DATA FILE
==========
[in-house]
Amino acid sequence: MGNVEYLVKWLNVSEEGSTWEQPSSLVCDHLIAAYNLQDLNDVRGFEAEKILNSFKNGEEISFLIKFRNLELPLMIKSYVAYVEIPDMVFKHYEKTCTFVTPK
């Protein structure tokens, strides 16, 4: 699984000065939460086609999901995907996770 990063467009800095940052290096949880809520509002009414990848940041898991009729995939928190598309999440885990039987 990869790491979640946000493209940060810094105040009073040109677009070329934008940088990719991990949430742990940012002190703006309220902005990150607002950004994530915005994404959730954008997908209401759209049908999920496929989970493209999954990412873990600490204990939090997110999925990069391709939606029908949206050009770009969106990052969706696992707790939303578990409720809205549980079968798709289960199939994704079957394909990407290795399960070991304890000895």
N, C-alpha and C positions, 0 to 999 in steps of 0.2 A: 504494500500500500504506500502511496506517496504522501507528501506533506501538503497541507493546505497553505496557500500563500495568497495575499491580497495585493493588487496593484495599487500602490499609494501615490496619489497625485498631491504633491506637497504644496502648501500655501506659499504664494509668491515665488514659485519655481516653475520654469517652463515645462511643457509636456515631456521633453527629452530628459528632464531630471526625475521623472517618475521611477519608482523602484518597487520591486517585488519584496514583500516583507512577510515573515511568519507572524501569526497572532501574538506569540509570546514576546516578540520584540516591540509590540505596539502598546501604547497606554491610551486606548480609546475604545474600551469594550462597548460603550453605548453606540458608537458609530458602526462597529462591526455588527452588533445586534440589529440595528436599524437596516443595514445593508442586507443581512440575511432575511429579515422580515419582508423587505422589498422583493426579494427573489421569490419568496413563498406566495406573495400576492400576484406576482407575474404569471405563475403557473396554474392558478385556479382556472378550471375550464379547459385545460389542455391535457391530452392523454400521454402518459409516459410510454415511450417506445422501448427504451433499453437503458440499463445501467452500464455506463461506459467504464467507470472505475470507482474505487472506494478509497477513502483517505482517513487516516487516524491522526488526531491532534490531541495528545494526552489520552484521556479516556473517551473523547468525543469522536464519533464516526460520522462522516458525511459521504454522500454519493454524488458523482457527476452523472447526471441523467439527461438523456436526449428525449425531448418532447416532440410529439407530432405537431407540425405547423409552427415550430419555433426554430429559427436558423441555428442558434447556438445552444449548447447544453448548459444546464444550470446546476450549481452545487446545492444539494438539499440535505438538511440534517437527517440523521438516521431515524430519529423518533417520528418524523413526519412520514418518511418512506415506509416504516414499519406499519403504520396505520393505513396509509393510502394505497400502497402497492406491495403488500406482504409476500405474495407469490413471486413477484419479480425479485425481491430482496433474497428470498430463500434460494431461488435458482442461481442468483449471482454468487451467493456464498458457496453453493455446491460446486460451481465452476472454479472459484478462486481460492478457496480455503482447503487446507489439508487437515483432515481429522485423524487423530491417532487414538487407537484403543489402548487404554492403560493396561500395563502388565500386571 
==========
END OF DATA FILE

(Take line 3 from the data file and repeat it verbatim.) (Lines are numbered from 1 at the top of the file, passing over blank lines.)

């Protein structure tokens, strides 16, 4: 699984000065939460086609999901995907996770 990063467009800095940052290096949880809520509002009414990848940041898991009729995939928190598309999440885990039987 990869790491979640946000493209940060810094105040009073040109677009070329934008940088990719991990949430742990940012002190703006309220902005990150607002950004994530915005994404959730954008997908209401759209049908999920496929989970493209999954990412873990600490204990939090997110999925990069391709939606029908949206050009770009969106990052969706696992707790939303578990409720809205549980079968798709289960199939994704079957394909990407290795399960070991304890000895």